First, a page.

Whether people have told you your entire life that you have a great voice or you’ve recently discovered a hidden talent for creating characters, this book is for you. The Beginner's Guide to Voice Acting is packed with helpful information that explains in plain English how to use your voice to make money, interpret scripts, audition like a pro, and build your own home recording studio. Everybody starts somewhere, and this book is the best place to begin when exploring your voice acting abilities and discovering more about your unique voiceprint.
Being a successful voice actor takes time to figure out how to use your voice. We repeat an important message through this book: It’s not just about your voice, but also how you use it. Although you use your voice in voice acting, it’s much more than just talking, and the craft can bring you a lifetime of enjoyment.
The guidance you find in this book is similar to what you may receive from a voice coach or hear at an industry conference. By employing the tips and ideas here, you can improve your voice acting skills and experience a dramatic difference in how you approach the written word.
Today most voice actors work from home recording studios, away from the glitz and glamour of Hollywood. Voice actors generally rely upon their skills honed from years of working with casting directors, voice directors, producers, and instructors. This book explains how you can assess your voice, look for clues in audition copy, and serve as your own director as often is required for the workaday voice actor.
A Step-by-Step Guide to Voice Acting
With step-by-step explanations and an abundance of examples, this guide clues you in on recording and producing voice-overs and promoting yourself as a voice actor with info on:
- Creating your first demo, a short audio recording used to promote yourself and demonstrate the types of voices you can perform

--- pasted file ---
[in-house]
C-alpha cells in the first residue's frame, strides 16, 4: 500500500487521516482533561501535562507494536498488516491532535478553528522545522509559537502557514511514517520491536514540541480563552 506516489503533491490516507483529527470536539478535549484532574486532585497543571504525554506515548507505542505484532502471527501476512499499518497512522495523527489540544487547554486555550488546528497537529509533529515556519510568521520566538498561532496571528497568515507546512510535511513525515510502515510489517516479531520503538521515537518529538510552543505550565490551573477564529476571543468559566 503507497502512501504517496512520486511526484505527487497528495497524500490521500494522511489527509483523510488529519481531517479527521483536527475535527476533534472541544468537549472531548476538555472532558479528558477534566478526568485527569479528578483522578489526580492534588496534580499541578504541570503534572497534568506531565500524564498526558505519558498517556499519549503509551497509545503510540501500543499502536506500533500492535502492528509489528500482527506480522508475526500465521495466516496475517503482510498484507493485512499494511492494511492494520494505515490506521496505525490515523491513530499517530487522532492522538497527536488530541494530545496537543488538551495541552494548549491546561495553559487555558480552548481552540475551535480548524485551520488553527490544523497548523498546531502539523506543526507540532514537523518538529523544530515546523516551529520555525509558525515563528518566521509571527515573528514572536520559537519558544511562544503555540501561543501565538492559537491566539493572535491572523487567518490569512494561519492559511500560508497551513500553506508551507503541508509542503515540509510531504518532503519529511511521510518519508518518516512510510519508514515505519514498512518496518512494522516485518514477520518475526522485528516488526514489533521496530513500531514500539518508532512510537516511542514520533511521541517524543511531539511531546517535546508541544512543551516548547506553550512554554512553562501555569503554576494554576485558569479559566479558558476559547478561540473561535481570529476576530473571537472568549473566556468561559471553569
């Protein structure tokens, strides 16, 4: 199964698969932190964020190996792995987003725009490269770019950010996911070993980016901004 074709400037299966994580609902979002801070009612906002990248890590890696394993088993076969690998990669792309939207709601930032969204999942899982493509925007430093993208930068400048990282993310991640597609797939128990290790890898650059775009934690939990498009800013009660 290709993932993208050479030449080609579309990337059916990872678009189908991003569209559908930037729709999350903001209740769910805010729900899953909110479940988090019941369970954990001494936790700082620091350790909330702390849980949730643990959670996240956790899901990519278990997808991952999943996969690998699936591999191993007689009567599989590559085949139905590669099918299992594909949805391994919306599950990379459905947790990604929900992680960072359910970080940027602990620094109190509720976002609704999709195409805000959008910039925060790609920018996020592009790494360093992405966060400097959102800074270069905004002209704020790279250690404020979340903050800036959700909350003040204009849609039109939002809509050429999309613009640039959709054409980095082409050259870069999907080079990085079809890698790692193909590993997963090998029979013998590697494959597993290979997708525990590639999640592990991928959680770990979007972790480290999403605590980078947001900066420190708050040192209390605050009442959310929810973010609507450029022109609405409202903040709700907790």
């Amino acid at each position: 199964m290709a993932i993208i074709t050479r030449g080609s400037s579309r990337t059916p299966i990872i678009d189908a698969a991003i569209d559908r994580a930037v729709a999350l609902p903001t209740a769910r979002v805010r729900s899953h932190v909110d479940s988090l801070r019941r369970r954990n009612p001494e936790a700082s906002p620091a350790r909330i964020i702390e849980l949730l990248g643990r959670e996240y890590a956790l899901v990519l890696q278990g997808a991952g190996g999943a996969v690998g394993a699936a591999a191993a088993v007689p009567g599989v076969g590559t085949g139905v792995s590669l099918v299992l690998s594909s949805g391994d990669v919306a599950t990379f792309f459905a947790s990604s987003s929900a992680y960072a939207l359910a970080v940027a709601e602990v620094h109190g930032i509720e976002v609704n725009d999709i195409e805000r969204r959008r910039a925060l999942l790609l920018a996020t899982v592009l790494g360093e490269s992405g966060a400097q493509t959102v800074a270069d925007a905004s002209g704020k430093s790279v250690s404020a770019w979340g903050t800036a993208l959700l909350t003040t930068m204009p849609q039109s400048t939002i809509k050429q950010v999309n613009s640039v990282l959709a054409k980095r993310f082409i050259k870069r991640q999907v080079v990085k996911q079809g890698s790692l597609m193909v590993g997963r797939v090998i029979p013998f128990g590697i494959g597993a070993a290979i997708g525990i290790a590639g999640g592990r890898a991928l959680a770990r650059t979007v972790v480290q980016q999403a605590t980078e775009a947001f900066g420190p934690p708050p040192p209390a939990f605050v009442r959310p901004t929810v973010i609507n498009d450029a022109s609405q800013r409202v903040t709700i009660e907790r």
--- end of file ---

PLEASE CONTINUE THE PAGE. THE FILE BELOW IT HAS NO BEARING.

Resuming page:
- Finding your signature voice, no matter whether you’re young or old or have an accent or not, and then leveraging your previous life experiences into recording compelling, believable voice-overs that clients will love
- Getting the bare necessities (if you don’t already have them), including a microphone, recording software, and an audio card
- Using audio-editing software and adding bed music and sound effects for a signature finishing touch
- Interpreting scripts, deciphering characters, directing yourself, and delivering believable performances
- Recording, understanding file formats, and capturing or minimizing ambient noise
The advice we present here is tried, tested, and true. We’ve been working with voice actors now for more than a decade and have been in the business of using our gifts for voice and audio production even longer. Having attended workshops with some of the finest teachers and actors working today in voice acting, we owe a great debt of gratitude to many wonderful people who have shared with us of their time, voices, and expertise. Now we share that information with you.
It's All Acting
Many people with a "good voice" think they can waltz in and start voicing ads for big brands or cartoon shows without any preparation, but here's the deal; it takes dedication, multi-faceted skills and, most of all, time.
It doesn't happen overnight so if you are really committed to trying your hand at it or, rather, your voice, then of all the things we could stress about getting started, it is the importance of training with a professional voice-over coach.
A voice-over coach will help you find your "signature voice." Your signature voice is that sweet spot where you sound the best. They will help you develop that style for the various niche markets that your voice is suitable for. They can also demystify the recording equipment you will need as a voice-over artist and will help you prepare your first voice-over demo. Your demo will be your calling card, comp card, and resume all in one so it is vital that you have it professionally produced.
You've likely gathered by now that there is more to voice-over than just having a "good voice." Whether you doing freelance voice work or work with an agent, or both, there are a number of complementary skills and attributes that can help to ensure you are headed in the right direction. Remember, skills you don't already possess can always be learned.
ACTINGExhibiting acting skills.
TECHNOLOGYBeing comfortable with technology.
BUSINESSRunning your own business.
Do people hang on your every word when you tell a story? Are you able to mimic characters on television or in the movies? Do you enjoy reading out loud? Are you animated when you do, giving the characters different personalities as you read? If you answered "yes" to the above questions then you are in good shape because, whether you realize it or not, you are already exhibiting acting skills - and acting is the cornerstone of voice-overs.